What Are Federal Employees’ Rights Under the FMLA?
All federal employees are covered under the Family and Medical Leave Act (FMLA). If you work for any federal agency, department or office and meet the FMLA’s eligibility criteria, you are entitled to take job-protected leave to care for yourself or a loved one under a variety of circumstances.
But, not all federal employees will meet the eligibility criteria, and the FMLA does not cover family and medical leave in all circumstances. With this in mind, here is what you need to know about your rights under the FMLA as an employee of the U.S. federal government:
Federal Employees’ Eligibility for Job-Protected Leave Under the FMLA
The first thing you need to know is whether you are eligible for the FMLA’s protections. This is based on your tenure with the federal government (in most cases). Specifically, in order to be eligible for job-protected leave under the FMLA, most federal employees must:
- Have worked for the government for at least 12 months; and,
- Have worked at least 1,250 hours during the 12 months immediately preceding your leave (an average of 25 hours per week over 50 weeks).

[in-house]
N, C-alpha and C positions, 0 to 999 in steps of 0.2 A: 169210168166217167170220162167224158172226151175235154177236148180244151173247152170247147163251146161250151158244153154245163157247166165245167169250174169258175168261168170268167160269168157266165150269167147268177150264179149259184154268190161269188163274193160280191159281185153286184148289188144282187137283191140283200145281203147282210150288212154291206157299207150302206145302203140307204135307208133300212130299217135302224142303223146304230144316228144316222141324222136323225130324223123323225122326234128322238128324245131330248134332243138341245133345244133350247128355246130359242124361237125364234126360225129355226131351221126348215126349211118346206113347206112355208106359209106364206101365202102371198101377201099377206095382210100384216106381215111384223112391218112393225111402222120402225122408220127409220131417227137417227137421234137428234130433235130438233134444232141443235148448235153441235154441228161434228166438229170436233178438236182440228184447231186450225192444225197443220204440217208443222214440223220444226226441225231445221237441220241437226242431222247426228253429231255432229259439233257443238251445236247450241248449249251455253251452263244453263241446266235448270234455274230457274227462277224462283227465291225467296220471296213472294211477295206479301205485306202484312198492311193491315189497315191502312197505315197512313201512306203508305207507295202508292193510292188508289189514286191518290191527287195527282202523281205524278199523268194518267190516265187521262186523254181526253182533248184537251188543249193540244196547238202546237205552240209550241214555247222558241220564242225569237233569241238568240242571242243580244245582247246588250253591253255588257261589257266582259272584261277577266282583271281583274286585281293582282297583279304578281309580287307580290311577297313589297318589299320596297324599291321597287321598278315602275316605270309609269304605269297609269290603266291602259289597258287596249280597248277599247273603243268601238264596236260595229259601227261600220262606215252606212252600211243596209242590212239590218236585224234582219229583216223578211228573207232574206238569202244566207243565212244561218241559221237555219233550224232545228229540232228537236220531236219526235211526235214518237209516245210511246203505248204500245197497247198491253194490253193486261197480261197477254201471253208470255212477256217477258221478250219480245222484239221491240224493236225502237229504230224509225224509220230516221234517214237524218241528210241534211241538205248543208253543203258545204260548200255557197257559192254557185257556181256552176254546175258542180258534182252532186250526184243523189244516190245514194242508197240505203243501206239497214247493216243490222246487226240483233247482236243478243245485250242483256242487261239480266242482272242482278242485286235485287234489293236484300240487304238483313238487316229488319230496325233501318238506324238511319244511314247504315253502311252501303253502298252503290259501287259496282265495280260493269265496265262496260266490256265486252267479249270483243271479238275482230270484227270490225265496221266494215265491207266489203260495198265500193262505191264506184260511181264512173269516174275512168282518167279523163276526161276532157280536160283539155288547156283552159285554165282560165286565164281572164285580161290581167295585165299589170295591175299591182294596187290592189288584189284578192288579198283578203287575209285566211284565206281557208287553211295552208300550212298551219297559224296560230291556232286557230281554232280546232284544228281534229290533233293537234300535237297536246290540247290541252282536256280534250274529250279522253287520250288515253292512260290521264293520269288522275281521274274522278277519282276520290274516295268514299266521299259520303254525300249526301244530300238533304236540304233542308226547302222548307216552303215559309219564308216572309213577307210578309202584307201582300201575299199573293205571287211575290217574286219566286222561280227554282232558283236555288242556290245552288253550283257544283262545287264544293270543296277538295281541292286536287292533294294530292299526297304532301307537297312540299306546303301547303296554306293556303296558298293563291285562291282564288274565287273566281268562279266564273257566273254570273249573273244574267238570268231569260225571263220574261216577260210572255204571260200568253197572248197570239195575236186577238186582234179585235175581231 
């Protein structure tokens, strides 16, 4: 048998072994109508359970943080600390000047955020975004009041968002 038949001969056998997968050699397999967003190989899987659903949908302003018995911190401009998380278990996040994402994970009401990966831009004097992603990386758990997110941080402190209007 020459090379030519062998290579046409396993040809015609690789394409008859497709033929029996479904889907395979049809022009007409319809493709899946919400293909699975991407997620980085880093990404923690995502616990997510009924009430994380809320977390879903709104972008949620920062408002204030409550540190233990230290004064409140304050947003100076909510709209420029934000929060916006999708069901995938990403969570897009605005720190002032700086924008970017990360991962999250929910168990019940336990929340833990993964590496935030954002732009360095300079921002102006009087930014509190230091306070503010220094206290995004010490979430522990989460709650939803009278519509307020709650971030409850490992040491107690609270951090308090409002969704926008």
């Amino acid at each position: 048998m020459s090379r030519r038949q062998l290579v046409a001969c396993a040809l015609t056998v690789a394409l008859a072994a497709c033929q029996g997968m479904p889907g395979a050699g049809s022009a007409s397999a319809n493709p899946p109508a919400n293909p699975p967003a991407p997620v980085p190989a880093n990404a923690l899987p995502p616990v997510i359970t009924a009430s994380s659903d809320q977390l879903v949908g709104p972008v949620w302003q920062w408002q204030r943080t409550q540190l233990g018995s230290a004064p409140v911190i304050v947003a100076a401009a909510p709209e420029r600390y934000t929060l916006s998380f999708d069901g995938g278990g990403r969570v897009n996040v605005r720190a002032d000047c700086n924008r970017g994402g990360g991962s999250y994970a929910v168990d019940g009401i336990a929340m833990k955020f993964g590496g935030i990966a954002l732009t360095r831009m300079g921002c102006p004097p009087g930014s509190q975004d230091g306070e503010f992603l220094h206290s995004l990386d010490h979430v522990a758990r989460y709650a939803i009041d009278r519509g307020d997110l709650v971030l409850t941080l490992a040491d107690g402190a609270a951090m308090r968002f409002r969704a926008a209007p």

But there are some exceptions. For example, if you are on a temporary appointment of 12 months or less, you may still be able to qualify for FMLA leave. Employees of the U.S. Postal Service (USPS) and Postal Rate Commission and certain employees of the U.S. Department of Defense (DOD), U.S. Coast Guard (USCG), and Veterans Health Administration (VHA) are also exempt from the FMLA’s job tenure requirements.
When Eligible Federal Employees Can Take FMLA Leave
If you are eligible to take leave under the FMLA, then the next thing you need to know is when FMLA leave is available. As the U.S. Office of Personnel Management (OPM) explains, eligible federal employees are entitled to take up to 12 workweeks of job-protected, unpaid leave in any 12-month period for any of the following purposes:
1. The Birth of a Child and Newborn Care
Eligible federal employees can use FMLA leave to take up to 12 weeks of leave in connection with the birth of their son or daughter. Federal employees can also take up to 12 weeks of unpaid leave to care for a newborn son or daughter—though they must do so within 12 months of birth. Pursuant to the federal regulations promulgated under the FMLA, federal employees can use FMLA leave prior to their child’s birth either:
- “Because of the employee’s serious health condition related to the anticipated event of the employee giving birth to a son or daughter; or
- “In order to care for the birth mother of the employee’s expected son or daughter in connection with the birth mother’s serious health condition related to pregnancy.”
2. Placing a Child for Adoption or Foster Care
Federal employees can also use FMLA in connection with placing their son or daughter for adoption or foster care. This includes taking leave for the purpose of “engag[ing] in activities necessary to allow an anticipated adoption or a foster care arrangement to proceed.”
3. To Recover from a Serious Health Condition